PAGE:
North Korea promises steps to break nuclear-deal impasse

Pyongyang says it will release thousands of documents, long sought US officials, relating to its Yongbyon nuclear facility.

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North Korea has agreed to blow up a cooling tower attached to its main nuclear facility if the US removes it from a list of state sponsors of terrorism. The move is the latest sign of a détente between Pyongyang and Washington, observers say.

A series of ongoing negotiations between North Korean and American officials has produced the agreement to destroy the tower at the Yongbyon nuclear reactor. The Washington Post reports that

[t]he destruction of the cooling tower is intended by US officials to be a striking visual, broadcast around the globe, that would offer tangible evidence that North Korea was retreating from its nuclear ambitions. Wisps of vapor from the cooling tower appear in most satellite photographs of Yongbyon, making it the facility's most recognizable feature, though experts say its destruction would be mostly symbolic.

Pyongyang also agreed to turn over thousands of documents related to activity at the Yongbyon plant, dating from 1990, a longstanding demand of the Bush administration. The Washington Times writes

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"The North Koreans were more forthcoming than they have been in the past about their plutonium effort," a senior administration official said about last week's meetings.
"I'm talking about their willingness to disclose what their program looks like – the elements, how the whole thing was put together, the facilities and processes by which they came up with the plutonium for weapons," he said.

In return, the US has agreed to remove North Korea from the list of state sponsors of terrorism. Such a reclassification would open the door to aid and economic development, writes the South Korean daily Chosun Ilbo.

If it is removed from the list, North Korea will be no longer subject to the U.S. Export Administration Act, Foreign Assistance Act, International Financial Institutions Act, International Traffic in Arms Regulation, and Trading with the Enemy Act.
The possibility of international financial institutions developing and supporting North Korea is the biggest benefit. U.S. domestic laws oblige American members of the board of directors at international financial institutions to oppose any support including loans to countries on the list. The rationale is that aid to terrorism sponsors may be used to fund terrorist attacks on the U.S.

The Chosun Ilbo continues

The North will then also be able to import items for dual civilian and military purposes, including high-performance computers and chemical materials for industrial use.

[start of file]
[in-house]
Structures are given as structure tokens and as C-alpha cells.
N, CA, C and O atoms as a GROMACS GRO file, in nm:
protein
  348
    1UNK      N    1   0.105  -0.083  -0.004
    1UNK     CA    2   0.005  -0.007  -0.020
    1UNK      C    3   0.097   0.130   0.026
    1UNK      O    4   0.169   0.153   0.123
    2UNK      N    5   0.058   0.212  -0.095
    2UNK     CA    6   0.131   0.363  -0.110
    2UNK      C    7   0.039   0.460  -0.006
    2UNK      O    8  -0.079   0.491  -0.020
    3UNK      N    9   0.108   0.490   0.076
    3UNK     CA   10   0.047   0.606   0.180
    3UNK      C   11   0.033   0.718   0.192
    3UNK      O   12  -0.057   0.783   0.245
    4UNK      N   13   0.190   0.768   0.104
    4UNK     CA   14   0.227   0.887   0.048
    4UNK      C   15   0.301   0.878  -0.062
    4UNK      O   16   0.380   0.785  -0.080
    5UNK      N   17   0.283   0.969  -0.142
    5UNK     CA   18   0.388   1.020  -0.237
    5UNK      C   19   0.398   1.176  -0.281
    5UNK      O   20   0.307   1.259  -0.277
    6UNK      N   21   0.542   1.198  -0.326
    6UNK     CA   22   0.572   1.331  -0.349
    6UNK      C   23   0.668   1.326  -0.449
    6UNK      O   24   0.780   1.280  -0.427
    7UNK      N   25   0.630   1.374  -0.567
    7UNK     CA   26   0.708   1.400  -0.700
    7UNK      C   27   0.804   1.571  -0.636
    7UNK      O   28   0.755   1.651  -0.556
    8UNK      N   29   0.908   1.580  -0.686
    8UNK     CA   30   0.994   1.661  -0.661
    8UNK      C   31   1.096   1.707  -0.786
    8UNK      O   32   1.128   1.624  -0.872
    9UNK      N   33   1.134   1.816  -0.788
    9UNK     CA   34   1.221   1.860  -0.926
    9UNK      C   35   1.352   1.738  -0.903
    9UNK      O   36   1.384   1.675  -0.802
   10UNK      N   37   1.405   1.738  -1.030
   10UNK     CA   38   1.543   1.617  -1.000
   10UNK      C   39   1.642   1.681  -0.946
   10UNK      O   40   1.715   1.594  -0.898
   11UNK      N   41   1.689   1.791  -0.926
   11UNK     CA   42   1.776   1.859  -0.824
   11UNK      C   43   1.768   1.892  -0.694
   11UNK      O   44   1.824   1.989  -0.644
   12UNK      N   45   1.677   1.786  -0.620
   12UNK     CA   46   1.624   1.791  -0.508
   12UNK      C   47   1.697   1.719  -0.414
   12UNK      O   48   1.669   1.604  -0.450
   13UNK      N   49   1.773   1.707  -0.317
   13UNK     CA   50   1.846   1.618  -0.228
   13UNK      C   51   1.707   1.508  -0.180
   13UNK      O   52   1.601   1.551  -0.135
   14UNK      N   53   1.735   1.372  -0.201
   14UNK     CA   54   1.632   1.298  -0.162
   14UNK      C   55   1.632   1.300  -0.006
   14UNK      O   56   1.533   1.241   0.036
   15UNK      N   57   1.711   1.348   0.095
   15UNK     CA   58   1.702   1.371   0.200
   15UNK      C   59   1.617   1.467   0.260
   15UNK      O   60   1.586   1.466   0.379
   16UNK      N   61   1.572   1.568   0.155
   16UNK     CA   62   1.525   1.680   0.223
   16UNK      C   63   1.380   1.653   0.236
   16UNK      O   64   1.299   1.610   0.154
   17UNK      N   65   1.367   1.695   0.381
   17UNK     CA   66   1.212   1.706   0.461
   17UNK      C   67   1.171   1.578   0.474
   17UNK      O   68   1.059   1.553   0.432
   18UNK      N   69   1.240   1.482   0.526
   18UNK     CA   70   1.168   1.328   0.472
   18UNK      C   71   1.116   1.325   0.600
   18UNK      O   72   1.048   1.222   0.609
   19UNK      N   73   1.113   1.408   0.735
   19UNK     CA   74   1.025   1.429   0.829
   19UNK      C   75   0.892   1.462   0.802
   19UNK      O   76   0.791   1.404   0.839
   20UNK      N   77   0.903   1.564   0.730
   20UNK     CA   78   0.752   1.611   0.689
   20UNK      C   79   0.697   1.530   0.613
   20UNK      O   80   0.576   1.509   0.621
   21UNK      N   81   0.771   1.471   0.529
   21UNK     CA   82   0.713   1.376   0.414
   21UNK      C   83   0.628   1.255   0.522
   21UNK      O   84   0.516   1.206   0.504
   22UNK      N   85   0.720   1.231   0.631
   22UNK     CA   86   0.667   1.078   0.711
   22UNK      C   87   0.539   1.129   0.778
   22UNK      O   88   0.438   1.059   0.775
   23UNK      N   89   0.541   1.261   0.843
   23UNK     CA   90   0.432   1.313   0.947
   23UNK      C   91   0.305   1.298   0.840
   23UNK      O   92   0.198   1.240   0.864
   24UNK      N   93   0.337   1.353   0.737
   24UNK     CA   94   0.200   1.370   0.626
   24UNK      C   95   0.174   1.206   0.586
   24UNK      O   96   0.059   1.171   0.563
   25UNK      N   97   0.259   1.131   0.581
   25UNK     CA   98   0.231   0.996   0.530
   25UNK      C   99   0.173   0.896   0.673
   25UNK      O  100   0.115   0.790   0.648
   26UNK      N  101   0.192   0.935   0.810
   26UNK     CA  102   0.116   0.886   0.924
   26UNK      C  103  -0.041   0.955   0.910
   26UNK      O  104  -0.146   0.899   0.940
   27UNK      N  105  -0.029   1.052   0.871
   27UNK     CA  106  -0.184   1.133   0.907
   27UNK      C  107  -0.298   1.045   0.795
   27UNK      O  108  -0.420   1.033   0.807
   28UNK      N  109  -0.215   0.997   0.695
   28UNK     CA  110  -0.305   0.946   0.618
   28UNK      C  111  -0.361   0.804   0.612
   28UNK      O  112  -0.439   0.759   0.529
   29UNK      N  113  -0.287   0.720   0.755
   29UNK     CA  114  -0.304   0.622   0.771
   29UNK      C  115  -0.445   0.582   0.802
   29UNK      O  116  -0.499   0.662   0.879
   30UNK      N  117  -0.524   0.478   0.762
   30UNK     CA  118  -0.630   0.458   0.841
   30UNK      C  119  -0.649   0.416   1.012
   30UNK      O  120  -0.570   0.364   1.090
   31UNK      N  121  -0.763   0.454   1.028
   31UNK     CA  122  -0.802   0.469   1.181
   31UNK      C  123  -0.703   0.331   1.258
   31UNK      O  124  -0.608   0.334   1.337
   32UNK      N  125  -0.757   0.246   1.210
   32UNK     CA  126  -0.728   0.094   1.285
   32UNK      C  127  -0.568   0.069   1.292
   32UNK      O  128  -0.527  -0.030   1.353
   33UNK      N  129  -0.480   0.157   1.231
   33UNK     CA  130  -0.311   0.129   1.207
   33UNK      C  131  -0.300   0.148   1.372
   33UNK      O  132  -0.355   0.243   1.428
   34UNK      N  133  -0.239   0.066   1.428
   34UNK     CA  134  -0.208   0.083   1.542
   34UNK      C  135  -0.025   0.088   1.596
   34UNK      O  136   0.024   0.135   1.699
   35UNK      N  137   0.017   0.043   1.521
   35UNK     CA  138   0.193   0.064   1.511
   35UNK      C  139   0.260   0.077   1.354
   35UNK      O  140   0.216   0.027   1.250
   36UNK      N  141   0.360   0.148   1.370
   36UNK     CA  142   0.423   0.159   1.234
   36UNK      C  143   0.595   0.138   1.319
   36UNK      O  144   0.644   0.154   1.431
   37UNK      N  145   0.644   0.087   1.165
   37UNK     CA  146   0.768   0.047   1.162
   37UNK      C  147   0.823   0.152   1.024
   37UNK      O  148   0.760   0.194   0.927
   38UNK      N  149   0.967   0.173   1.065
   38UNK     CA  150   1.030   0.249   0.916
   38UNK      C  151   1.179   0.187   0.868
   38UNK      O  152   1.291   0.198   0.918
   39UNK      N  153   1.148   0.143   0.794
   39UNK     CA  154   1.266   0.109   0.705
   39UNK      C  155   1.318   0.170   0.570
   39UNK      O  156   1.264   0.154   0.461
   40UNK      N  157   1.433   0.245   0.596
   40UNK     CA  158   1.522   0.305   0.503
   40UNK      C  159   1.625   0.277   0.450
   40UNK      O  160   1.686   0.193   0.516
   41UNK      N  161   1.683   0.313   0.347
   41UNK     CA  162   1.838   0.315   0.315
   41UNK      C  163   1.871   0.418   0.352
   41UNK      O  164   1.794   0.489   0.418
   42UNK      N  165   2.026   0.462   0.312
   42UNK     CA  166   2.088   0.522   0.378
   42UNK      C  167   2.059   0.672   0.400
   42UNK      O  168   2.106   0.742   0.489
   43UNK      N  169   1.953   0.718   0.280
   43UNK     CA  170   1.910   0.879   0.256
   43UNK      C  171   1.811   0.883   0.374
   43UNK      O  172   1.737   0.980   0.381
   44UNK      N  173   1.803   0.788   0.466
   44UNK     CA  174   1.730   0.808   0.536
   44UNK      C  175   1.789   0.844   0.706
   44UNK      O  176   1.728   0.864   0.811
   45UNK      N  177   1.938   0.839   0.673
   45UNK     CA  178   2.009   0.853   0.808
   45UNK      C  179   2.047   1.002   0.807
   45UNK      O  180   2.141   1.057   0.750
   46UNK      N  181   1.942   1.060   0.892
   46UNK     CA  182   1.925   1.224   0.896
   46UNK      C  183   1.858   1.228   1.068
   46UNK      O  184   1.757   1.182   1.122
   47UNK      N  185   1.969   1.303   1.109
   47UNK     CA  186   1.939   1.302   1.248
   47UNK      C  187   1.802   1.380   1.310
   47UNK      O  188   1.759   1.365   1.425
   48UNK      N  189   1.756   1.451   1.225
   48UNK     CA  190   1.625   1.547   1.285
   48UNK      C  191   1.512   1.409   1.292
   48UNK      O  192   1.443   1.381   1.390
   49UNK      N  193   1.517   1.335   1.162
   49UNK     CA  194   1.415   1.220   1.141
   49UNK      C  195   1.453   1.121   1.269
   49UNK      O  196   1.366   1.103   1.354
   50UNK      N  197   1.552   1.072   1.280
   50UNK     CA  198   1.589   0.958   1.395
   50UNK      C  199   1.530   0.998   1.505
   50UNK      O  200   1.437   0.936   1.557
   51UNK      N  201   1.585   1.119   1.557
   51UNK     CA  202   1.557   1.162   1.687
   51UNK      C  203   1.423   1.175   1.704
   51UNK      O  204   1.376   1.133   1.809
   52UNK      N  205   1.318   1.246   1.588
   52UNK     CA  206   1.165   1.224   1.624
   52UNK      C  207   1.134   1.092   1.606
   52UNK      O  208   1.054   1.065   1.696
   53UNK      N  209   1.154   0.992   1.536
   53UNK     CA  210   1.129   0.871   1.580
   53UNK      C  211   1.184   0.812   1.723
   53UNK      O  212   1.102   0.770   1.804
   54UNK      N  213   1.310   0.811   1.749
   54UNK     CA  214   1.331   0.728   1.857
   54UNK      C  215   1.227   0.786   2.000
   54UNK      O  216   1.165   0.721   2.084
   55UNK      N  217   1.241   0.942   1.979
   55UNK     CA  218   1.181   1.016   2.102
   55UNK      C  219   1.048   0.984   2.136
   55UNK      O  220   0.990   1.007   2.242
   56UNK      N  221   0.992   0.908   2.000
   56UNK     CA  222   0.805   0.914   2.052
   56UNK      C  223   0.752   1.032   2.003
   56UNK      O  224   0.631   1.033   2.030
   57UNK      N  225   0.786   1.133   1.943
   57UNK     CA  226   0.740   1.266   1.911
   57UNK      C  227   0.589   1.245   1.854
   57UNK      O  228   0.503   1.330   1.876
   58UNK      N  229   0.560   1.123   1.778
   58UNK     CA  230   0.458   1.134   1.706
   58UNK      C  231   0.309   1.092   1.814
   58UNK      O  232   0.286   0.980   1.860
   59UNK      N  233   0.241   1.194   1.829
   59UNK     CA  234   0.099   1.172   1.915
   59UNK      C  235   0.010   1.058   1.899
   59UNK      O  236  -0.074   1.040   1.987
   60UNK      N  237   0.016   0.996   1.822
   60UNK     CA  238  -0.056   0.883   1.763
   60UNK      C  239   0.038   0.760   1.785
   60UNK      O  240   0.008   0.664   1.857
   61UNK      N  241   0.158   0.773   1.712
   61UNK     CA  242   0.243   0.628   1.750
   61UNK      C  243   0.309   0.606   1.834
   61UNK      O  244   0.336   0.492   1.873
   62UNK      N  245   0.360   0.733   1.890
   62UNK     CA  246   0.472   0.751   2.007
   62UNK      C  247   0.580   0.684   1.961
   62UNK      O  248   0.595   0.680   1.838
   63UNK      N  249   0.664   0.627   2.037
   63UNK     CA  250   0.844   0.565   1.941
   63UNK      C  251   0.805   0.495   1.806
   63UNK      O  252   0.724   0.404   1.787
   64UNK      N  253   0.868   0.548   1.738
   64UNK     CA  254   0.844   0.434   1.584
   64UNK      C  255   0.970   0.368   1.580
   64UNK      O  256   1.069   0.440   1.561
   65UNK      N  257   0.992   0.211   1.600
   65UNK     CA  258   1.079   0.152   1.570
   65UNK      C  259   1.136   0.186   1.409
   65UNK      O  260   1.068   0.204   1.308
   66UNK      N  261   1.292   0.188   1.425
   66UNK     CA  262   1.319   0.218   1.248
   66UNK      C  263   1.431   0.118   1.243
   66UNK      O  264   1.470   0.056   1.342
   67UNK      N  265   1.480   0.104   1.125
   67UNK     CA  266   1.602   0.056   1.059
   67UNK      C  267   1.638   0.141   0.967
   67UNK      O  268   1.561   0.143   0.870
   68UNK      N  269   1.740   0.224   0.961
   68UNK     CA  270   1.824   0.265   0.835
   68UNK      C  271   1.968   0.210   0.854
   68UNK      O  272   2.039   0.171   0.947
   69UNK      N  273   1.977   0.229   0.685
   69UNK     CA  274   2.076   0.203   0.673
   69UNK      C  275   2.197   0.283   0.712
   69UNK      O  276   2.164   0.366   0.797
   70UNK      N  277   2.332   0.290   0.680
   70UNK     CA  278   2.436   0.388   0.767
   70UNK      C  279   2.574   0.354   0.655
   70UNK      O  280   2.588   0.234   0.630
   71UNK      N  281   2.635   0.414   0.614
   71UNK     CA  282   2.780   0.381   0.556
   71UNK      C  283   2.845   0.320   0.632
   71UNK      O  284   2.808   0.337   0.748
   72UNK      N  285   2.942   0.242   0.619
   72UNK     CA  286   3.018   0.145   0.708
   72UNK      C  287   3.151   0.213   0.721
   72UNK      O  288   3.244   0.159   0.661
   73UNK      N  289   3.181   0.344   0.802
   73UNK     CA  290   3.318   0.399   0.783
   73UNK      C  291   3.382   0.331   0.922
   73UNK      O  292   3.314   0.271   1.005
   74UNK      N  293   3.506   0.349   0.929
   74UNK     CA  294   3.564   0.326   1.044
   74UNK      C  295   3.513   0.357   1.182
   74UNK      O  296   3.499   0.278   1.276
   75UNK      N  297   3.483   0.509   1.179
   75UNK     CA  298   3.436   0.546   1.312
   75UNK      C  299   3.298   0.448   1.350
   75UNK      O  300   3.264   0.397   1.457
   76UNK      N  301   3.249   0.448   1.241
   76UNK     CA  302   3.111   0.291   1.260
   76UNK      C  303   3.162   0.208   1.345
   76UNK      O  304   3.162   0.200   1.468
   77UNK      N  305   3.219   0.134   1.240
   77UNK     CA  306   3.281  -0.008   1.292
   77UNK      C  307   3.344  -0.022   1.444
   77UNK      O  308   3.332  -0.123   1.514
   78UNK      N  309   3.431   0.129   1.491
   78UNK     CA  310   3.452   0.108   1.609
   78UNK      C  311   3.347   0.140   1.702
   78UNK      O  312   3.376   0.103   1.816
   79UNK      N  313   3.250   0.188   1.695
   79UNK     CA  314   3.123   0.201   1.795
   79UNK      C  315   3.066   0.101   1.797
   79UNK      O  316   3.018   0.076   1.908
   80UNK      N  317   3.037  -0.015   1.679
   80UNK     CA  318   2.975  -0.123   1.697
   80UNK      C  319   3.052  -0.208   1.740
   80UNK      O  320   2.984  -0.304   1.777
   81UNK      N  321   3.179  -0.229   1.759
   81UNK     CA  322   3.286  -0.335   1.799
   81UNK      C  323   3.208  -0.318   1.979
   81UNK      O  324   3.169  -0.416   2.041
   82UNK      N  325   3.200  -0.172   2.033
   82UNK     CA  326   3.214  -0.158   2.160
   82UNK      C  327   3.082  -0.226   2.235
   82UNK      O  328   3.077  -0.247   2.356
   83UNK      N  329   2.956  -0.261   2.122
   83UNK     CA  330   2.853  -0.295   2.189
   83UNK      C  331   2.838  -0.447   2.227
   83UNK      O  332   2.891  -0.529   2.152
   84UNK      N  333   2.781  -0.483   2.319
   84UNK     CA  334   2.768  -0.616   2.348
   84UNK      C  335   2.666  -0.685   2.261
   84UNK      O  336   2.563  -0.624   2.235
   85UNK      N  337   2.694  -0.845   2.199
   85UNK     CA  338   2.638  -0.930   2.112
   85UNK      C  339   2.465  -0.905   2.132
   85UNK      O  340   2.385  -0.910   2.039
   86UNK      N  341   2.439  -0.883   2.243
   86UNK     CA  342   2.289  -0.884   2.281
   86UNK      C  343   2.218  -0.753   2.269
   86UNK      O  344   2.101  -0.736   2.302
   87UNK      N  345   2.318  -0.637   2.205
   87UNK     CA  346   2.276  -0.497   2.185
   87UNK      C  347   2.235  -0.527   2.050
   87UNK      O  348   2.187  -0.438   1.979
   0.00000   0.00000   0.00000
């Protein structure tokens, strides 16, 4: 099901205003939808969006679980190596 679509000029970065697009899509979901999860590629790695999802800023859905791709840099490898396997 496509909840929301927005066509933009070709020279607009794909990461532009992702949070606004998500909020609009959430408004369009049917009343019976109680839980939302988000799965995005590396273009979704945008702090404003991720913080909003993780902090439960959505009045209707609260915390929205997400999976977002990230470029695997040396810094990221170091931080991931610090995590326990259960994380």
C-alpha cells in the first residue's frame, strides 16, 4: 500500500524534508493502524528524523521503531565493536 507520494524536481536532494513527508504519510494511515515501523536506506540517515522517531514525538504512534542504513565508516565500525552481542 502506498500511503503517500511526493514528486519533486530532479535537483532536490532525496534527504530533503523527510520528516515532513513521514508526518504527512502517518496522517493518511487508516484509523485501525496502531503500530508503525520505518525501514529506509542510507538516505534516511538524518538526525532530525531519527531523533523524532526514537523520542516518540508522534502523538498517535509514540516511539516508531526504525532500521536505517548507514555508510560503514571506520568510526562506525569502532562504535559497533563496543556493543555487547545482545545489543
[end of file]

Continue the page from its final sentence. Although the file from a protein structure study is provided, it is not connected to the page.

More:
The North Korean government is facing increased international pressure and looming domestic crises, which might be forcing Kim Jong-il to make this latest round of concessions. The Chosun Ilbo writes that if North Korea "improves ties with the U.S., it can ... get official aid from Washington."

Aid might be particularly useful since Pyongyang is feeling internal stress and widespread hunger because of skyrocketing global food prices, writes Reuters.

The chances of famine in North Korea have increased in line with the soaring price of rice on global markets, a Washington-based institute said on Wednesday.
"The country is in its most precarious situation since the end of the famine a decade ago," said a paper from the Peterson Institute for International Economics.

The situation in the North is becoming desperate, according to the Daily NK, a Seoul-based news agency that monitors North Korea.

[T[he findings [of a recent poll of North Korean refugees] reveal that 30 percent of the respondents reported having lost a family member to hunger and 40 percent were unaware of international food programs operating in the North, such as the United Nations World Food Programme's. 96 percent replied that they did not believe they had benefitted from the food programs, implying that aid has been diverted to the military.

The international community is tying aid to denuclearization, adding even more pressure on the isolated Pyongyong government, Reuters says.

The secretive nation has grown more dependent on rice imported from neighbouring China since a famine in the late 1990s that experts estimate killed at least 1 million people.
North Korea has in the past relied heavily on aid from China, South Korea and U.N. aid agencies to fill the gap.
But the new conservative government in South Korea has said it will tie aid to progress its neighbour makes in giving up development of nuclear weapons, on which Pyongyang is stalling.

The Bush administration is also turning up the pressure, even as it sits at the negotiating table. Mr. Bush recently alleged a Syrian nuclear reactor destroyed by Israel in September matched North Korean design. AFP reports that

Bush said he did not initially tell Congress about the facility, which US officials say could have produced two nuclear bombs within a year of being completed, as he did not want to inflame regional tensions.
But national security officials briefed lawmakers last week, presenting intelligence they said showed Syria had been building a secret nuclear reactor for military ends with North Korean help -- an accusation Damascus denies.
Bush said the briefing was intended to advance "certain policy objectives."
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